But, as luck (and very convenient plot structure) would have it, Naomi and Andrew are thrown together on a major case, and their working relationship becomes something altogether more in about three pages.  Their “research” takes them from the bedroom to the pool to Andrew’s swanky office.  By the end of the book, Naomi’s virginity is a thing of the past and her love for Andrew (and his for her) is the basis for an exciting future.

This novella hits many of the right spots for lovers of erotic contemporaries–the sex is hot, hot, hot and a little (or a lot!) on the dirty side.  That said, I wouldn’t recommend it to those who read primarily for plot or character development.  This one is a quick read with good prose that satisfies certain needs, but it isn’t meant for much beyond that.

Mini-Review: King of Wall Street

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Louise Bay
King of Wall Street
Released August 24, 2016
(ebook: $3.99; Free on Kindle Unlimited!)

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Hello lovely romance readers!  I’m starting a new feature this week: mini-reviews!  I wasn’t necessarily planning to review King of Wall Street, but I was so impressed with it, I can’t resist.

I don’t know about you, but I’ve noticed a huge trend in contemporary romance: a$$hole billionaire dude seduces and eventually shows his softer side to wishy-washy ingenue (thanks, Fifty Shades).  To be clear, I’m definitely not hating on those billionaire alphas– they’re sure fun to read about and the stories are always steamy– but I am a little tired of reading about men who are not terribly likable and women who are…overly-compliant (Granted, I understand that a lot of books in this theme fall under a BDSM umbrella, but I’ve also noticed even when the couples aren’t specifically in some sort of D/S relationship, the alpha-men are ultra bossy and the women are not always the strongest).  A couple weeks ago, I saw promos for King of Wall Street and, despite its pretty unique cover art, figured it would be like the dime-a-dozen business butthead books that are so popular.

Thus, what a refreshing surprise King of Wall Street was!  Louise Bay has taken a common trope and turned it into a compelling, emotional story filled with the best (i.e. sexy) parts of the Fifty Shades and Crossfire series, but upending some of the frustrating cliches of that sub-genre.  Max King, the illustrious hero, is at first blush your typical Wall Street power mogul: he’s arrogant, he’s rude, and he takes no prisoners.  But, throughout the story, Max’s softer side comes out.  He’s dealing with single-fatherhood of a delightful 14 year-old daughter; he has two annoying sisters always meddling in his life; he’s been patronizing the same New York deli for ten years.  There are so many signs of life here!

Even better, Harper Jayne is a heroine I can get behind.  She’s smart, she’s successful, she’s sassy, and she stands up for herself!  How awesome it is to read about a heroine in one of these billionaire books who isn’t a wet blanket!  She totally fits the model for our favorite types of heroines.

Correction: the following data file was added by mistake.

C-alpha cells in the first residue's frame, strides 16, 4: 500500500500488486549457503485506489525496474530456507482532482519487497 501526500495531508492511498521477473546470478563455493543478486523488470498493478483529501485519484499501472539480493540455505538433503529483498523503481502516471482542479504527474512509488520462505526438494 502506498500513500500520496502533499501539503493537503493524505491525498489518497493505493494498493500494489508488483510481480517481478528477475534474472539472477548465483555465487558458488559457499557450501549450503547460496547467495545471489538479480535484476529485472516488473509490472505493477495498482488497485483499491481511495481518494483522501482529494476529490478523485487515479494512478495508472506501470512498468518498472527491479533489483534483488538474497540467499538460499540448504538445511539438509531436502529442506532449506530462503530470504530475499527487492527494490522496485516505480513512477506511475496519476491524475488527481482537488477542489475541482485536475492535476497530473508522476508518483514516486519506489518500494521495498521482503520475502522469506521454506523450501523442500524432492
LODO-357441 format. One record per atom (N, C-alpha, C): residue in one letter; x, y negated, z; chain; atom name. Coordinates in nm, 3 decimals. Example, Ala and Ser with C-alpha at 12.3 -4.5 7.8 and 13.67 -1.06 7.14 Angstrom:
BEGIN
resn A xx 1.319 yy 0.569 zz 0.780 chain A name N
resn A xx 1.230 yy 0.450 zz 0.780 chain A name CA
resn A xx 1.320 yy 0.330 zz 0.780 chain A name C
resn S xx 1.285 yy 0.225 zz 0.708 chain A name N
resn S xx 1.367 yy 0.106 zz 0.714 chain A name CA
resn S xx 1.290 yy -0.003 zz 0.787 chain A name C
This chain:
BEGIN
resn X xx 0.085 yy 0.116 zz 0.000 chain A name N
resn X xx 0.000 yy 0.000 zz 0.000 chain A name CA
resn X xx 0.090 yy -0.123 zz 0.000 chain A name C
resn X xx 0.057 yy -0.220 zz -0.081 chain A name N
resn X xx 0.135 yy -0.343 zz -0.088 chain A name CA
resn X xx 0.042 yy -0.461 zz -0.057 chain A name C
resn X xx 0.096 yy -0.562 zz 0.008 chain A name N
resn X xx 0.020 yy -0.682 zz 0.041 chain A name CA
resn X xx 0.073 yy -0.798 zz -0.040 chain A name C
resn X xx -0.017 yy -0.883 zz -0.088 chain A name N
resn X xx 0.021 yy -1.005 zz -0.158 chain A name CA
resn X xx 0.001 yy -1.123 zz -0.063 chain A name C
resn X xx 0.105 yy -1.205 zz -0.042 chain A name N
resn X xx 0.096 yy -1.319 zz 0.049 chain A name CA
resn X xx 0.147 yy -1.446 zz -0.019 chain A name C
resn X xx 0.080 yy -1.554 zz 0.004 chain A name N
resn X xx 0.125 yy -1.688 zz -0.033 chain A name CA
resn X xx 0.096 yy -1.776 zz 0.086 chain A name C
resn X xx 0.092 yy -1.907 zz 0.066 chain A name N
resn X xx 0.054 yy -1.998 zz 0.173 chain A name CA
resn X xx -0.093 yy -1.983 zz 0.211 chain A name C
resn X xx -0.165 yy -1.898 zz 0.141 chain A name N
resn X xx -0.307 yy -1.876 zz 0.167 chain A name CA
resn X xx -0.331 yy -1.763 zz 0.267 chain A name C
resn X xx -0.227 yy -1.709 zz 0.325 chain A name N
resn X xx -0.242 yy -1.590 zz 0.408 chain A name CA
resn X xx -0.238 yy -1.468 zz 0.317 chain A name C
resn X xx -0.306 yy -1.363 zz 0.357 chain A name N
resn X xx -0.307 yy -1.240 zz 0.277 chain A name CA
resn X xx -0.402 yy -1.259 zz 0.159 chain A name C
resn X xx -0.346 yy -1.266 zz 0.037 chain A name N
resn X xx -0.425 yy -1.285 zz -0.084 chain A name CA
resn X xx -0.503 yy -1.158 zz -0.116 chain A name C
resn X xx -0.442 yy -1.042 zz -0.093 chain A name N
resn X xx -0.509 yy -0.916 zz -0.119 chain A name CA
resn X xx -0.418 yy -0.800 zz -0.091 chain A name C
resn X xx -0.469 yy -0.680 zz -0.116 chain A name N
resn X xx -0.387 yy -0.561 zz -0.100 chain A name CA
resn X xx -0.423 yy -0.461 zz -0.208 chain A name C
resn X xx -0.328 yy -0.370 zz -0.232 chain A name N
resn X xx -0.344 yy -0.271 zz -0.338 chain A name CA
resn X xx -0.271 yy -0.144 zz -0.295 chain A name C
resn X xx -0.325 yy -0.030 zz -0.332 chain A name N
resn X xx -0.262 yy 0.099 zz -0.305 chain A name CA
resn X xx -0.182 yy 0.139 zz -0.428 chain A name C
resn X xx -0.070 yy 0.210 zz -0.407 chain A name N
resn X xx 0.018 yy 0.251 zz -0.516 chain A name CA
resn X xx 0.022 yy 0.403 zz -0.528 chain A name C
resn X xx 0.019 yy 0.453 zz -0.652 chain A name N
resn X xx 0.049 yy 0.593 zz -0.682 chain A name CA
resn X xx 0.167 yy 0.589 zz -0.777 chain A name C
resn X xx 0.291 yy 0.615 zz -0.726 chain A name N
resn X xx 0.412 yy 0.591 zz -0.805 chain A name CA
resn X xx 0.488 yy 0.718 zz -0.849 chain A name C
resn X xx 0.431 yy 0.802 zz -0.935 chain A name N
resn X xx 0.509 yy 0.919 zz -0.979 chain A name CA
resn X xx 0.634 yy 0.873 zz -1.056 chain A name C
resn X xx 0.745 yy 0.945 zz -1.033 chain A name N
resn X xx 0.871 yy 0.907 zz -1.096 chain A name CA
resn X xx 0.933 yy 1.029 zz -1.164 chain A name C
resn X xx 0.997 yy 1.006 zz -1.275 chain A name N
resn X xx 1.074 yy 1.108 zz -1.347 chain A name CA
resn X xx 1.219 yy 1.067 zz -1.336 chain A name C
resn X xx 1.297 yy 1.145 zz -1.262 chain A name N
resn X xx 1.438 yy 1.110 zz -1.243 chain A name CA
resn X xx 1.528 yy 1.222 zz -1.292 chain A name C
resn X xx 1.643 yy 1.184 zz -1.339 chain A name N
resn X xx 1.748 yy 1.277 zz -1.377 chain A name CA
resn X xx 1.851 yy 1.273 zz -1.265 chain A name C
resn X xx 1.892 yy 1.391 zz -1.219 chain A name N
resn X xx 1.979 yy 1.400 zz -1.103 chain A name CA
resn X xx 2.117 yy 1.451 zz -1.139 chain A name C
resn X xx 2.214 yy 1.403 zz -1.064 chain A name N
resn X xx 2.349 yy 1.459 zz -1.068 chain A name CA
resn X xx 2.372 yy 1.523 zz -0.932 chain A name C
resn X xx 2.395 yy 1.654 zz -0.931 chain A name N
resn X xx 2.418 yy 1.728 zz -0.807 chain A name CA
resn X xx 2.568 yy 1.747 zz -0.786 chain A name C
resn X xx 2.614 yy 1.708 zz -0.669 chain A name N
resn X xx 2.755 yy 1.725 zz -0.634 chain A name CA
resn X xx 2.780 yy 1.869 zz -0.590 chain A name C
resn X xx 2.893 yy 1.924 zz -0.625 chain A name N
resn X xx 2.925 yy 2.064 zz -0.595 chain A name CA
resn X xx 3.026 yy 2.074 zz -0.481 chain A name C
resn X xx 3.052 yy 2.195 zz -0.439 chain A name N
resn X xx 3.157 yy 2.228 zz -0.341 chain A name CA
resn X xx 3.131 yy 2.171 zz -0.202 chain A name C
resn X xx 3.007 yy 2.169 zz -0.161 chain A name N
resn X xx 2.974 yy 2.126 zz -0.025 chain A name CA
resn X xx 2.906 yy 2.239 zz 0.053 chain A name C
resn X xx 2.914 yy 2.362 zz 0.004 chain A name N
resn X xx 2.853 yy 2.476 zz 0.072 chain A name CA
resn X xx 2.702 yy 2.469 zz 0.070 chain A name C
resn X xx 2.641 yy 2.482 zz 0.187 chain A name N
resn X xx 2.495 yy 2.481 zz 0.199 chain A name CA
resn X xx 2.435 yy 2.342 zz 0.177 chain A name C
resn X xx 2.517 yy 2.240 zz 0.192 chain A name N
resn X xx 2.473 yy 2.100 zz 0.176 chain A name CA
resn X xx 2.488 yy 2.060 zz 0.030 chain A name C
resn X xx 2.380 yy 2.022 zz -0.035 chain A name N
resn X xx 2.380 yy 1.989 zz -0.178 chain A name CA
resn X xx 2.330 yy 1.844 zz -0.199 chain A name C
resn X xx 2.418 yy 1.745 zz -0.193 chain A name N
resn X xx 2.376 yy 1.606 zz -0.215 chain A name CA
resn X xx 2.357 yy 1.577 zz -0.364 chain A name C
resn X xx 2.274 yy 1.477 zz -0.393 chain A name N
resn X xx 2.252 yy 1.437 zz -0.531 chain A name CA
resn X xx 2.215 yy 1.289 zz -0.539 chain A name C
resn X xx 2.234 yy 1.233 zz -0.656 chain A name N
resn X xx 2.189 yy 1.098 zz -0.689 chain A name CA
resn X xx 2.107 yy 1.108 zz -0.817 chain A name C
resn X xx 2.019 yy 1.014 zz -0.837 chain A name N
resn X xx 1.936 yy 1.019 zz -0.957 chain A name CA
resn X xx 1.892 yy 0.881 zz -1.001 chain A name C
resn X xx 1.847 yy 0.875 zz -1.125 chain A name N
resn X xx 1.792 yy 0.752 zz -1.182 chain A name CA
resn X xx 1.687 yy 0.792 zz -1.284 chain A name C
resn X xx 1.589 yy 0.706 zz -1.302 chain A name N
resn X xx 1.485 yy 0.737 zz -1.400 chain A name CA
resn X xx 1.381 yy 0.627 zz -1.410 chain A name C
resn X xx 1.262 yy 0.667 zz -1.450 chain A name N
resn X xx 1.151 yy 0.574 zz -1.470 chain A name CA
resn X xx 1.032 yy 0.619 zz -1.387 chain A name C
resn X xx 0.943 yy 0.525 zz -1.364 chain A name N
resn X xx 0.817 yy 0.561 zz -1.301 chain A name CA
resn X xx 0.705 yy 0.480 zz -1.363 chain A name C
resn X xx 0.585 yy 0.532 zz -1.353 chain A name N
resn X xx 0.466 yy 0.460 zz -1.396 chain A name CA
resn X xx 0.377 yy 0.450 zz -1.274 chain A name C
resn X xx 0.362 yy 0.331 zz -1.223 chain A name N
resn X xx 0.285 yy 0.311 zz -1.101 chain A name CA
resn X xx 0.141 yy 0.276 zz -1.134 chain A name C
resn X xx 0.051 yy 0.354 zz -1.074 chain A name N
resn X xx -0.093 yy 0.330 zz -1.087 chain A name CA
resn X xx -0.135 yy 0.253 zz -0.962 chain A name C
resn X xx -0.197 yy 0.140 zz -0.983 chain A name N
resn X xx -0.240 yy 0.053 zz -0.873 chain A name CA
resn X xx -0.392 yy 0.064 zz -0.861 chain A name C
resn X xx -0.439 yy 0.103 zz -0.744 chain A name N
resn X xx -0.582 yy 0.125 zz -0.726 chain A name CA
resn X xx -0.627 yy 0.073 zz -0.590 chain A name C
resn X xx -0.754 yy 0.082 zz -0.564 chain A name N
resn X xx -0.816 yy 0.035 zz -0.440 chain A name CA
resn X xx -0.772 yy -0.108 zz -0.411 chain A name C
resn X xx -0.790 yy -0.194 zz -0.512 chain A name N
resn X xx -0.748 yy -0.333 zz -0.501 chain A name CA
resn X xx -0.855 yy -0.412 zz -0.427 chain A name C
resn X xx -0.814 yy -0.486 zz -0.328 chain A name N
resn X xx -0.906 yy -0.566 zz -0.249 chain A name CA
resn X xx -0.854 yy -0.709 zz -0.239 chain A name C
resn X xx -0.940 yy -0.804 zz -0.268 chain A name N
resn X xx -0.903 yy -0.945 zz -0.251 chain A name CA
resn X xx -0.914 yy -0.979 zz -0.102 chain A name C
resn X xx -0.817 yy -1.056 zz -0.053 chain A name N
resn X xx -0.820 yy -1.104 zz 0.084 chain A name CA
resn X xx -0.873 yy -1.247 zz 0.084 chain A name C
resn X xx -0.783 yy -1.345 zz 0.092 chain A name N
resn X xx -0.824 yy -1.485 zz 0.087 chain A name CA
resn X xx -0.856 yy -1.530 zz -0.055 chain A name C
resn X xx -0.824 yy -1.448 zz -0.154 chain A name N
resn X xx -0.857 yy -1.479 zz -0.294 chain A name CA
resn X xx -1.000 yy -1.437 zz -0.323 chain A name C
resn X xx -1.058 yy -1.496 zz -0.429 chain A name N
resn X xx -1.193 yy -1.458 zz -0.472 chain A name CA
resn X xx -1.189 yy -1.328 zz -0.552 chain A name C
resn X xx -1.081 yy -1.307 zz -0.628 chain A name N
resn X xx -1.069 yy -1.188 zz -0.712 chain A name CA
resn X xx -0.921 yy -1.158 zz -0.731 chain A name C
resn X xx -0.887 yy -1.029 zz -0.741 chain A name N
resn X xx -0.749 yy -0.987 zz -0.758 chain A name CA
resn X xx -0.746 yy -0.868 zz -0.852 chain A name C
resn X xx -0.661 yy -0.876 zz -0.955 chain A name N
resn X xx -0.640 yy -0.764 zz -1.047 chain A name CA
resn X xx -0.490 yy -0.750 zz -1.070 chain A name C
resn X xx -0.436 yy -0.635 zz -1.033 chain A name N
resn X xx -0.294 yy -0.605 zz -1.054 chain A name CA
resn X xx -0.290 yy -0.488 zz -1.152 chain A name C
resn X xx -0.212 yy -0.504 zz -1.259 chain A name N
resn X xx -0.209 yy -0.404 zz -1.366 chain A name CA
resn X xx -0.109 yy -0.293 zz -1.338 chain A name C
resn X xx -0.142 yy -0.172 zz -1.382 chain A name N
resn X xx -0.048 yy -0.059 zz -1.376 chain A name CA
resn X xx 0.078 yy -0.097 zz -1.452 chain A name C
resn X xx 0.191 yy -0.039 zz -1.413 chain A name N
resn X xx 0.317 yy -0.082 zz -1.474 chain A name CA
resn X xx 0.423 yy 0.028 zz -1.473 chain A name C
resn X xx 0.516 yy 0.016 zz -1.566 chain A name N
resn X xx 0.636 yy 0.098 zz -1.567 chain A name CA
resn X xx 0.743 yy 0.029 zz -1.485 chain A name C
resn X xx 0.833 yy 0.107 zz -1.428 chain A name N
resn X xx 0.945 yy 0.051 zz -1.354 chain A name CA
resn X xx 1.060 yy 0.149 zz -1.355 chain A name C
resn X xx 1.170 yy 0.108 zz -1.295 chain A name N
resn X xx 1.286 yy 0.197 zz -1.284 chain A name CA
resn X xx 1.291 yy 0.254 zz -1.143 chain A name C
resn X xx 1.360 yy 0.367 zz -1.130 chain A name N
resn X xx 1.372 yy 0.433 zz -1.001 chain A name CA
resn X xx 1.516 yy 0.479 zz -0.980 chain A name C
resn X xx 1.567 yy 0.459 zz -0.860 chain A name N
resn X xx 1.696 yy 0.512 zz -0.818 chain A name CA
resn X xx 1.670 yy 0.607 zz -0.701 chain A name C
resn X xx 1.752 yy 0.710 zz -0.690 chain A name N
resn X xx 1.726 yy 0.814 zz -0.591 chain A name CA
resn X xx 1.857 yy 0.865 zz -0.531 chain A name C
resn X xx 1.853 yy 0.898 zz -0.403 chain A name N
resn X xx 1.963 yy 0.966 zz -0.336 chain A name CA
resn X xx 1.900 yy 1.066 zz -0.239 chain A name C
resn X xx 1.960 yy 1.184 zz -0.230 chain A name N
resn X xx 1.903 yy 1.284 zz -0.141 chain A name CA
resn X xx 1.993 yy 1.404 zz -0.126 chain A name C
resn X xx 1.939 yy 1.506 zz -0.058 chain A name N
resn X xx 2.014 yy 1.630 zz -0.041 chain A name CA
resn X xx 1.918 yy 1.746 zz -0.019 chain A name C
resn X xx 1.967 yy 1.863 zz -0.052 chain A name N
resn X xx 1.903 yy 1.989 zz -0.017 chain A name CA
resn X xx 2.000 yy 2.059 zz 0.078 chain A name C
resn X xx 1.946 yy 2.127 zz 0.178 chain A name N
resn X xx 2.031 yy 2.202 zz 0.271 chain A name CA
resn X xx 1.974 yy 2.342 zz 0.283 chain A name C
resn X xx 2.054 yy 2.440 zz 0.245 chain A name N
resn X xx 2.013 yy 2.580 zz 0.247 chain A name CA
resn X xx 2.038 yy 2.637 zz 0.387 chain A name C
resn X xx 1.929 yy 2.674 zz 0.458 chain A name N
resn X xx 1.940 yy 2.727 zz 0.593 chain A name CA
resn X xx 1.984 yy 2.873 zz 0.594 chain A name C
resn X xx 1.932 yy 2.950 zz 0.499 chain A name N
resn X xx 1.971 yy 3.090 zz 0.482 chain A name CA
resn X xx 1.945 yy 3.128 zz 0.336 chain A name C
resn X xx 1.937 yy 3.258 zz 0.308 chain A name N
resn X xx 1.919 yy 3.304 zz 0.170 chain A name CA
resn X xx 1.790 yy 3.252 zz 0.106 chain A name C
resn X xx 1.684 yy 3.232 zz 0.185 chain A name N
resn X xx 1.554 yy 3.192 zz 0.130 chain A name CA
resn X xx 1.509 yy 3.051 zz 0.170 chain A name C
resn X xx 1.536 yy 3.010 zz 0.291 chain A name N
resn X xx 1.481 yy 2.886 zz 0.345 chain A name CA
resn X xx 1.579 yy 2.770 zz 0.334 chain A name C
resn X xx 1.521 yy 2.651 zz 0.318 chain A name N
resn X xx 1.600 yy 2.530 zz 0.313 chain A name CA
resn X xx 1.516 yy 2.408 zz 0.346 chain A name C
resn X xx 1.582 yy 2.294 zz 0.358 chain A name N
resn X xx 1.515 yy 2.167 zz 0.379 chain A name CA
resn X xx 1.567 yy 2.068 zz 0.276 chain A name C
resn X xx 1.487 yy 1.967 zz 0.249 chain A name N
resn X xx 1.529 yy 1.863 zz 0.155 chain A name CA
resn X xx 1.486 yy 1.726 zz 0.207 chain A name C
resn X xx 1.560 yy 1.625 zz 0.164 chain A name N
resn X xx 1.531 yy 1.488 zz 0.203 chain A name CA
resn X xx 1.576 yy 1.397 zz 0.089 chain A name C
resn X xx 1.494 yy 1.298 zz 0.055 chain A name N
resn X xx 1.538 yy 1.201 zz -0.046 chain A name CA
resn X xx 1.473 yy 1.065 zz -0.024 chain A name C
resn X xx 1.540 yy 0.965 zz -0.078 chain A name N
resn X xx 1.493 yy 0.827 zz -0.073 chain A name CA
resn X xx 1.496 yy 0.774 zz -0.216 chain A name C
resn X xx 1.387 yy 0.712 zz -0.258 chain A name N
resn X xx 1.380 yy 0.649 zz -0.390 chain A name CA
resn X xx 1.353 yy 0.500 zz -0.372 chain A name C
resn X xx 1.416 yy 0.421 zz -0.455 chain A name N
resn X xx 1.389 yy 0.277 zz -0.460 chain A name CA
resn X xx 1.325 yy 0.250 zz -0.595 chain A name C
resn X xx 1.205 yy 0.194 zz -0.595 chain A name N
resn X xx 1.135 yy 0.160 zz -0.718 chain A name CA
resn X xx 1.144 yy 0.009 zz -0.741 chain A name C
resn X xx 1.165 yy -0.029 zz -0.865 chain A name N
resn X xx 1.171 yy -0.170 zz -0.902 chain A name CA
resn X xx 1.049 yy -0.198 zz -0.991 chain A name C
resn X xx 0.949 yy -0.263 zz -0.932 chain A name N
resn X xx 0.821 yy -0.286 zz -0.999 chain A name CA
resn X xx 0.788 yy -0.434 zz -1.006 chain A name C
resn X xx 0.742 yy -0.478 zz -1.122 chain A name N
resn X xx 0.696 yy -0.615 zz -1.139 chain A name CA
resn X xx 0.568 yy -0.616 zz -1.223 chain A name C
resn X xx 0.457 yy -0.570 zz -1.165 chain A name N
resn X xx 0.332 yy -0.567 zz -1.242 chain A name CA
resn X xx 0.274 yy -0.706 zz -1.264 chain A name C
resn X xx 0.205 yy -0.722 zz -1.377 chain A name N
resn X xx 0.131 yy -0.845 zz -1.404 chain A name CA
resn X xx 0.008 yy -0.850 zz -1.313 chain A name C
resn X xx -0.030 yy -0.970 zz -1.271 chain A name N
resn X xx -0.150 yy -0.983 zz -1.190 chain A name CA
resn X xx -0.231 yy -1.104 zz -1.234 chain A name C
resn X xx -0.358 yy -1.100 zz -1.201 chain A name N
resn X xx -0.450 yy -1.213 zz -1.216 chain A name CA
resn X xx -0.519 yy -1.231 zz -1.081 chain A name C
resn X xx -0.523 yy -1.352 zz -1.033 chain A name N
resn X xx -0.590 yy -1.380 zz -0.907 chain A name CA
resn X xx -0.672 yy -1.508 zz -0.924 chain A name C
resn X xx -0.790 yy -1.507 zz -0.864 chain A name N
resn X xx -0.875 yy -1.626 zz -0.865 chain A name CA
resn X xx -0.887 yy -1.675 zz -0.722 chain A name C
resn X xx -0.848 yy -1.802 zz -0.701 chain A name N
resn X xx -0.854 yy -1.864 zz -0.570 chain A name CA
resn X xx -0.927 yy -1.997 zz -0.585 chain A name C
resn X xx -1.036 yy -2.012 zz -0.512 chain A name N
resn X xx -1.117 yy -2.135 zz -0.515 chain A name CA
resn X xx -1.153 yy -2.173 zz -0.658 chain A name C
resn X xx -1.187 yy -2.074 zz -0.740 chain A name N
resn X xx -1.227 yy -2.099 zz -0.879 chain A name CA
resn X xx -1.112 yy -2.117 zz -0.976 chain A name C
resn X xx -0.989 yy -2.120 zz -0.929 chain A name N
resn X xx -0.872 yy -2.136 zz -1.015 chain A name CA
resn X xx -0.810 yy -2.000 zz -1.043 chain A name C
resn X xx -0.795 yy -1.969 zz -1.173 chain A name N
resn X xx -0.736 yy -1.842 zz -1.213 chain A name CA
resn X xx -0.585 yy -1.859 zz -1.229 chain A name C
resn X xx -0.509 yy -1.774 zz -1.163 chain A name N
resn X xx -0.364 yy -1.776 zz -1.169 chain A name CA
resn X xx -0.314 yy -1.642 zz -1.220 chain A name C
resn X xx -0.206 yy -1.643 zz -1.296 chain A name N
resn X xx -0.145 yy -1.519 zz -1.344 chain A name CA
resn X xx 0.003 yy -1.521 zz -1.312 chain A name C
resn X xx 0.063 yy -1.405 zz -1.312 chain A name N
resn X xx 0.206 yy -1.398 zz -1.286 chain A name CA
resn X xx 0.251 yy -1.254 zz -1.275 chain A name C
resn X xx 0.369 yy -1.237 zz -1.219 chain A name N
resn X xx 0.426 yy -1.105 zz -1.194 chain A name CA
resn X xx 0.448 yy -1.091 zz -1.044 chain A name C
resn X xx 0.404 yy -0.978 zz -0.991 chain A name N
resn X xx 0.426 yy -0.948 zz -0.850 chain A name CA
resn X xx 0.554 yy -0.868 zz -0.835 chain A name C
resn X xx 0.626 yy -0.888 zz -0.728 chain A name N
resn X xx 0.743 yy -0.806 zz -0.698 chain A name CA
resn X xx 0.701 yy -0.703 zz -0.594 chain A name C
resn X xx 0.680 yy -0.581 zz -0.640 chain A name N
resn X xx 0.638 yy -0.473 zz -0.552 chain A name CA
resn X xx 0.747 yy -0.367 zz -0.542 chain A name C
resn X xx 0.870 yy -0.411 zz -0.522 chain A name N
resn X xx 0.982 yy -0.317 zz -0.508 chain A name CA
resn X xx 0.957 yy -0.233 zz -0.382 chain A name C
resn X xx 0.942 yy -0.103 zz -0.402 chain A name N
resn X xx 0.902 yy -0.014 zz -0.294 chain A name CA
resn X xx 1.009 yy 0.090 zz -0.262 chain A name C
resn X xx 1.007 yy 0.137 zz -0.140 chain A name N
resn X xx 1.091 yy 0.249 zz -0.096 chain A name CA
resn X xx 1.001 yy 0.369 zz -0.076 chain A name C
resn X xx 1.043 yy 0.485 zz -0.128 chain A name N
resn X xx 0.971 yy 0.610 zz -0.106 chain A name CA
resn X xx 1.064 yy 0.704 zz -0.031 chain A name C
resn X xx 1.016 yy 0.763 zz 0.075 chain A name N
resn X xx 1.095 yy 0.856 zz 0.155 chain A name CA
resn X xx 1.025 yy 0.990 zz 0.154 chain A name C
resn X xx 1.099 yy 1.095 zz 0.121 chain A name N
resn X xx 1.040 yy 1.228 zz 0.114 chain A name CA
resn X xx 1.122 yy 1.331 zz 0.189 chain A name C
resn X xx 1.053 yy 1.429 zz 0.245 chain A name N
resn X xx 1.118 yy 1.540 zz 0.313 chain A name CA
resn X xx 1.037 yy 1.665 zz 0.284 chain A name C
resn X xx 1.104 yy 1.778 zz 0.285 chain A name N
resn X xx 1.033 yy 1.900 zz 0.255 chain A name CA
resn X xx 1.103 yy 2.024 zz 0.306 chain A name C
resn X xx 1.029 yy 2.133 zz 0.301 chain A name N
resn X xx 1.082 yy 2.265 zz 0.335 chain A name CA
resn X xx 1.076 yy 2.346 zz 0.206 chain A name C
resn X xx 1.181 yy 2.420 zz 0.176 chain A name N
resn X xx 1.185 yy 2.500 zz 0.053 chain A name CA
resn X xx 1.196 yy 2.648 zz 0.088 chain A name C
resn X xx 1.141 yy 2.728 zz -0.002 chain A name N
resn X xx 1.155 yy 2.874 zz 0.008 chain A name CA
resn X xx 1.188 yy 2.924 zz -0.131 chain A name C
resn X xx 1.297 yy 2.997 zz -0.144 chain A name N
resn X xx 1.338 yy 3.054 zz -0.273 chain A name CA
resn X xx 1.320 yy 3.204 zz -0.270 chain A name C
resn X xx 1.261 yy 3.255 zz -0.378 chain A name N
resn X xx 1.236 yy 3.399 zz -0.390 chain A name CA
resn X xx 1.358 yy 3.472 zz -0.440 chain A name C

King of Wall Street is a lot of fun.  The characters are engaging, the story is light-hearted, with just enough obstacle to make the romance interesting.  I’d recommend this book to fans of Fifty Shades, the Crossfire series, or some of Maya Banks’ series, especially if you like reading about office romances and alpha-men, but aren’t necessarily looking for the heavy emotional baggage a lot of the characters in those books tend to carry.  Also, this book is FREE on Kindle Unlimited and it’s definitely worth a read if you’re a subscriber!

Review: With Every Breath by Maya Banks

w-every-breathMaya Banks
With Every Breath
Published August 23, 2016
($24.99 hardback, $7.99 ebook)
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What do you get when two heavily armed and super sexy security professionals team up to take down a very bad bad guy?

Explosive chemistry!

Get it?! Explosive?!  (I know, so bad! I’m sorry.)

Terrible jokes aside, the chemistry is indeed explosive in Maya Banks’ With Every Breath, the fourth book in her Slow Burn series. The story begins with a terrible phone call: the man who nearly ruined Eliza Cummings’ life—and her sanity—is being released from prison on a technicality. As a teenager Eliza was tricked into falling in love with Thomas, a rich, handsome man who also happened to be a mind-reading, will-bending psychopath. Unbeknownst to Eliza, Thomas had spent years kidnapping women, torturing them in the basement of the house she hoped to someday call home. When Eliza discovered the truth, she turned Thomas over to the police and later played a central role in the trial that put him in prison for life. Until, that is, Thomas bribes and intimidates his way back onto the streets.

Eliza knows that with Thomas out of prison, there’s no way that she can protect the people she loves—her co-workers and friends at the Devereux Security Agency—unless she destroys Thomas … and herself in the process. She leaves a note for her beloved colleagues and prepares to leave town. Continue reading